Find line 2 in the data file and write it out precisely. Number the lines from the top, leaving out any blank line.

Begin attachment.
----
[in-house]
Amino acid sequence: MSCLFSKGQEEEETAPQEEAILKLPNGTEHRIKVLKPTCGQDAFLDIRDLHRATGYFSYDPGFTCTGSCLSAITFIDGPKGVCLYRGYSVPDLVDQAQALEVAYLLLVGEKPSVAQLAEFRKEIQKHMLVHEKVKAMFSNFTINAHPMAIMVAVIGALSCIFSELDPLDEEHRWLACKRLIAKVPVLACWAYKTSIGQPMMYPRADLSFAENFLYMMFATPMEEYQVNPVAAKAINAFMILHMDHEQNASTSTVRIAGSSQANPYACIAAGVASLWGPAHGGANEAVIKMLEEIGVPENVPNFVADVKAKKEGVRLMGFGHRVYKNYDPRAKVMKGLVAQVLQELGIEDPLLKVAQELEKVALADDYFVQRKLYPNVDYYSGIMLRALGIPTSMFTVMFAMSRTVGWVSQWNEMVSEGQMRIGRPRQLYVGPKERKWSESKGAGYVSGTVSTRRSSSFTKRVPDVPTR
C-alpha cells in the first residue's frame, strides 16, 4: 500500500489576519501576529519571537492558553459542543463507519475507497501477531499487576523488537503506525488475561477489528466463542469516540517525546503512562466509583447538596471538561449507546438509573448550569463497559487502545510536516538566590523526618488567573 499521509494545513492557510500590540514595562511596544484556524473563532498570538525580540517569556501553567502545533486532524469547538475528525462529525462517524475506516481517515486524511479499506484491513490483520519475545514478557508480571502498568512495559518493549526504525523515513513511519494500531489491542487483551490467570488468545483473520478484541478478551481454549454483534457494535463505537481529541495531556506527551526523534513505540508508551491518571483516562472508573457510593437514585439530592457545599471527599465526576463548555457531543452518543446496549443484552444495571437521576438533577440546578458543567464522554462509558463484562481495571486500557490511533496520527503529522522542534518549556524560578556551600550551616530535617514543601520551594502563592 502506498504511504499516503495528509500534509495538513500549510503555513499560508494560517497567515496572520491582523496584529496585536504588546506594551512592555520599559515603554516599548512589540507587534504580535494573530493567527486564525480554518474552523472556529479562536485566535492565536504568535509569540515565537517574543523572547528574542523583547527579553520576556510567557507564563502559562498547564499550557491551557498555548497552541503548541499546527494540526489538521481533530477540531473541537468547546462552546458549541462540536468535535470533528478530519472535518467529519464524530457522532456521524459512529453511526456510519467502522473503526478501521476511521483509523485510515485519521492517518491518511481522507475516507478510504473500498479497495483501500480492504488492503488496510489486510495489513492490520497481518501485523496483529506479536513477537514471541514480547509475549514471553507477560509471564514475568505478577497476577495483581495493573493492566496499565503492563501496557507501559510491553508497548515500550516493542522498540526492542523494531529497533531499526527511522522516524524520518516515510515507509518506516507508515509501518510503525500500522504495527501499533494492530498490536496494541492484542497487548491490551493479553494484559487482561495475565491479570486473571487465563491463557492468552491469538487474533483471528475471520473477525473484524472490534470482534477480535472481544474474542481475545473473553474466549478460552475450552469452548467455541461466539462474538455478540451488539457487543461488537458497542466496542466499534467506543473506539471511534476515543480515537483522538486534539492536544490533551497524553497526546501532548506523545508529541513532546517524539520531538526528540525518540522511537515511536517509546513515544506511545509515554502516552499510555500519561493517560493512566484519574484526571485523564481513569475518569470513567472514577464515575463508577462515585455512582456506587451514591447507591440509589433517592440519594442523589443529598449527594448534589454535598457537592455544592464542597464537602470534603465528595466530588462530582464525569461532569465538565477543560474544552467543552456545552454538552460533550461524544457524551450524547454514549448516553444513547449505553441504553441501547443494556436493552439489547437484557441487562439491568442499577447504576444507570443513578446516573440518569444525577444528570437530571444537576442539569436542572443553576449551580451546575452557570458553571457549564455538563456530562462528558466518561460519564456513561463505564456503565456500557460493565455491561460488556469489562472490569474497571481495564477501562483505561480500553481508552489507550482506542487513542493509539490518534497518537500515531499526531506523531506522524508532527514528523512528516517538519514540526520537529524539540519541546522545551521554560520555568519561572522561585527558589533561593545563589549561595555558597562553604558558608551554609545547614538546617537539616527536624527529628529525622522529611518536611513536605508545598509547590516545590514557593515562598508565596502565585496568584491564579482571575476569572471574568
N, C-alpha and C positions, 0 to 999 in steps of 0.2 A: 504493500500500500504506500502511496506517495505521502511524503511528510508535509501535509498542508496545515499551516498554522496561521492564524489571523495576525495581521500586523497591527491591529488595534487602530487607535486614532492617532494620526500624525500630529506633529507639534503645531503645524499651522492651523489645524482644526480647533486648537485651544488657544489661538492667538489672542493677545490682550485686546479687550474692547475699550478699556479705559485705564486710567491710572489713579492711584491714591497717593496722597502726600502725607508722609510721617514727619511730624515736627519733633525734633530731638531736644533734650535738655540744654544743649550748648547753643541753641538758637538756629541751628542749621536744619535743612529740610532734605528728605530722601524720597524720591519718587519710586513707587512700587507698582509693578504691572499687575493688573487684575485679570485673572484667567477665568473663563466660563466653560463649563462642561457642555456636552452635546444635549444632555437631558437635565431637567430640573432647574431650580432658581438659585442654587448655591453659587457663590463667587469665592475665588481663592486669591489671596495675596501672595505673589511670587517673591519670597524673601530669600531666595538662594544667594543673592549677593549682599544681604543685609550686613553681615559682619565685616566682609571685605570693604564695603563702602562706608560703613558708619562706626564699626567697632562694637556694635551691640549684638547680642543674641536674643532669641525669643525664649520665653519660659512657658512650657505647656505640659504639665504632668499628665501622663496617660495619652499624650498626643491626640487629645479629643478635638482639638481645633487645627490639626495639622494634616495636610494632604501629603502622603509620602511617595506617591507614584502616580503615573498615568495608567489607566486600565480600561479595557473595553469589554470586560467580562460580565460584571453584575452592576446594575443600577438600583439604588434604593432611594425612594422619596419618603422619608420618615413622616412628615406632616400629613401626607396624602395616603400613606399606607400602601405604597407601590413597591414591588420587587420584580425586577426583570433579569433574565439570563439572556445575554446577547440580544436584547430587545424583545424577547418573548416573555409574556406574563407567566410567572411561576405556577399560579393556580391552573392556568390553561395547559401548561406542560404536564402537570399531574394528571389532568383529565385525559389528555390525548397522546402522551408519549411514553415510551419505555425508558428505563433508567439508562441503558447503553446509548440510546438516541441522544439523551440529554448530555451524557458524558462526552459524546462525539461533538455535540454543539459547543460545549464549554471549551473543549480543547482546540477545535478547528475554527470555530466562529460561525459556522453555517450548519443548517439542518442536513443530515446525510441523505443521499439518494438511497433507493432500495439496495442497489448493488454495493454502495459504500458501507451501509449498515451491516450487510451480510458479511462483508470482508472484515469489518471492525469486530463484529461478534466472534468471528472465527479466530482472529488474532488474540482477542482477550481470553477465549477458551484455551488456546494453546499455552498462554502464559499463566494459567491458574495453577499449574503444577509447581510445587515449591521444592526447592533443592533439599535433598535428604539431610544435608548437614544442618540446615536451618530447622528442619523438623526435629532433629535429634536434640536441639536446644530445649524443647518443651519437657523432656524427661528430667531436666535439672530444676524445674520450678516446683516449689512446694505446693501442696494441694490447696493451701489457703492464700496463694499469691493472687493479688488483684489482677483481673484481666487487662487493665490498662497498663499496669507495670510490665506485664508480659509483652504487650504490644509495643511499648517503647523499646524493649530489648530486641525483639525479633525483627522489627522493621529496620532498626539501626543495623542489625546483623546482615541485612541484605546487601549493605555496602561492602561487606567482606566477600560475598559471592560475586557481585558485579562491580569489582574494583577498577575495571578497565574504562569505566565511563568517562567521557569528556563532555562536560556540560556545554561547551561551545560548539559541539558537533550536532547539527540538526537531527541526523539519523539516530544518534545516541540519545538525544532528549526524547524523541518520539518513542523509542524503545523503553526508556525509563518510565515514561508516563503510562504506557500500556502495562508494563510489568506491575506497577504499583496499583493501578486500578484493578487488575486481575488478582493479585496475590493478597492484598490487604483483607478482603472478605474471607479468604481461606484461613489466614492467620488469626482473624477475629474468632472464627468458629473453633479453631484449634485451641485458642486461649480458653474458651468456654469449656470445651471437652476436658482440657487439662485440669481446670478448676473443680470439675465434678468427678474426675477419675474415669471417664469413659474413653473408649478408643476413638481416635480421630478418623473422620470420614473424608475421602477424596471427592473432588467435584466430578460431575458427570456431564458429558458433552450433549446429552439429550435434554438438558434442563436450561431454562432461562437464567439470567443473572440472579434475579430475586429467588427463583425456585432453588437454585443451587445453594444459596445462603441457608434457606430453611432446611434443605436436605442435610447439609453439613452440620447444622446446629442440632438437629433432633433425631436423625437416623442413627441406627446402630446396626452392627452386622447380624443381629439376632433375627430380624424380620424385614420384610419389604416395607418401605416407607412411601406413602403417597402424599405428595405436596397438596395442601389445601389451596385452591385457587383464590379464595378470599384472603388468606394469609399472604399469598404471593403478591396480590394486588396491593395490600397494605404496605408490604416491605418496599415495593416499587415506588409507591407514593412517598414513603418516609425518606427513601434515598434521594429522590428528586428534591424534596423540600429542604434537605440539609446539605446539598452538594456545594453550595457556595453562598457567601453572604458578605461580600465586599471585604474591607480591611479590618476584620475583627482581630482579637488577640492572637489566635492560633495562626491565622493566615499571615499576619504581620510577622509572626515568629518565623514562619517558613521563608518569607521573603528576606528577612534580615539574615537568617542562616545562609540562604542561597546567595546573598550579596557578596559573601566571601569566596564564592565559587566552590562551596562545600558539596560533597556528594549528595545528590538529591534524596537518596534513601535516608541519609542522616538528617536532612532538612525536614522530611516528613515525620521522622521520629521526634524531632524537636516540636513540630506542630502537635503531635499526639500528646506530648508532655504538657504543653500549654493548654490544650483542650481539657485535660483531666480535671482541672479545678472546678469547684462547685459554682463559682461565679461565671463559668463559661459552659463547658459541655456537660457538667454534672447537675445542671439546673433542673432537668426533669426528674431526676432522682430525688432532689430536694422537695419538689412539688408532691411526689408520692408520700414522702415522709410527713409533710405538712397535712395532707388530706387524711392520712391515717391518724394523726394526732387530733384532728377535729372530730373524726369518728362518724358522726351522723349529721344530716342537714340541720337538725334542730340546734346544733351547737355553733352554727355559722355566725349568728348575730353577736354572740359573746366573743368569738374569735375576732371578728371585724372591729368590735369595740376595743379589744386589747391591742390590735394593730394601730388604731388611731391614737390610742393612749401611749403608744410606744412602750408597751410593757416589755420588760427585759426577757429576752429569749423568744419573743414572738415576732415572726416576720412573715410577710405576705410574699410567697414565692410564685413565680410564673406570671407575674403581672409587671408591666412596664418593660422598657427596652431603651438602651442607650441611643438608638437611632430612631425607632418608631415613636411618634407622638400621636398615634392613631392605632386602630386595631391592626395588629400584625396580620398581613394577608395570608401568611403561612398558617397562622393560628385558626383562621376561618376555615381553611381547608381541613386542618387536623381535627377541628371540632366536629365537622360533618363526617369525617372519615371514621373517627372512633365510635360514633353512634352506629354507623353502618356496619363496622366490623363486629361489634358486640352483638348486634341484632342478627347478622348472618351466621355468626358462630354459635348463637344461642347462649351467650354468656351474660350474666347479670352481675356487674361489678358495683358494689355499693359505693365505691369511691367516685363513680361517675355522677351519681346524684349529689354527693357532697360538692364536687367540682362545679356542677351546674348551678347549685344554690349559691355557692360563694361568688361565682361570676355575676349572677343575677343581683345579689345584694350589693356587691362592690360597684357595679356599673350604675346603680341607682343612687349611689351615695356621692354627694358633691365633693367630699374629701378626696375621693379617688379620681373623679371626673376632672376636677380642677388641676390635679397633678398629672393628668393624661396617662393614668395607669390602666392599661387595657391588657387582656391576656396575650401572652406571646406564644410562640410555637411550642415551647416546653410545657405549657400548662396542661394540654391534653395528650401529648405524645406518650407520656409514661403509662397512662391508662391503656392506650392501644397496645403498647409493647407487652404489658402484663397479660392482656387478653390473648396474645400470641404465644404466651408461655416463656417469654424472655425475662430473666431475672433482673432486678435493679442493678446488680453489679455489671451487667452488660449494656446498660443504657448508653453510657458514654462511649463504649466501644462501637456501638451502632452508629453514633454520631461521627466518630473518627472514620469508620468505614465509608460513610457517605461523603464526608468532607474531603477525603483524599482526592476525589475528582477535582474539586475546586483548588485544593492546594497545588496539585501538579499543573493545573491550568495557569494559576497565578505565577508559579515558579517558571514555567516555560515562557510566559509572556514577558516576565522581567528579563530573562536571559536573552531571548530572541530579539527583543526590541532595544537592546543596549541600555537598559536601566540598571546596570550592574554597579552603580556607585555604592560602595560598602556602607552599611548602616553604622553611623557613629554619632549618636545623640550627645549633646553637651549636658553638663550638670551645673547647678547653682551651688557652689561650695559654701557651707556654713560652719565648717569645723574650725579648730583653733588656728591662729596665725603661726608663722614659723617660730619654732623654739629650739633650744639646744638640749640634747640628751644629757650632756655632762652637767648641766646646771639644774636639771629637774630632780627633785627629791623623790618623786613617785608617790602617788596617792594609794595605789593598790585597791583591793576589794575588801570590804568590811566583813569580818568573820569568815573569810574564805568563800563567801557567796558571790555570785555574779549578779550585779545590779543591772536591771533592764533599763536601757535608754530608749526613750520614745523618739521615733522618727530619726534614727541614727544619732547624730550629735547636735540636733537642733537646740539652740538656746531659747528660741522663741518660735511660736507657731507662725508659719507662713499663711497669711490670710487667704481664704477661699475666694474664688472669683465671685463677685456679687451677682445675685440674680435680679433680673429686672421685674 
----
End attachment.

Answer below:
Amino acid sequence: MSCLFSKGQEEEETAPQEEAILKLPNGTEHRIKVLKPTCGQDAFLDIRDLHRATGYFSYDPGFTCTGSCLSAITFIDGPKGVCLYRGYSVPDLVDQAQALEVAYLLLVGEKPSVAQLAEFRKEIQKHMLVHEKVKAMFSNFTINAHPMAIMVAVIGALSCIFSELDPLDEEHRWLACKRLIAKVPVLACWAYKTSIGQPMMYPRADLSFAENFLYMMFATPMEEYQVNPVAAKAINAFMILHMDHEQNASTSTVRIAGSSQANPYACIAAGVASLWGPAHGGANEAVIKMLEEIGVPENVPNFVADVKAKKEGVRLMGFGHRVYKNYDPRAKVMKGLVAQVLQELGIEDPLLKVAQELEKVALADDYFVQRKLYPNVDYYSGIMLRALGIPTSMFTVMFAMSRTVGWVSQWNEMVSEGQMRIGRPRQLYVGPKERKWSESKGAGYVSGTVSTRRSSSFTKRVPDVPTR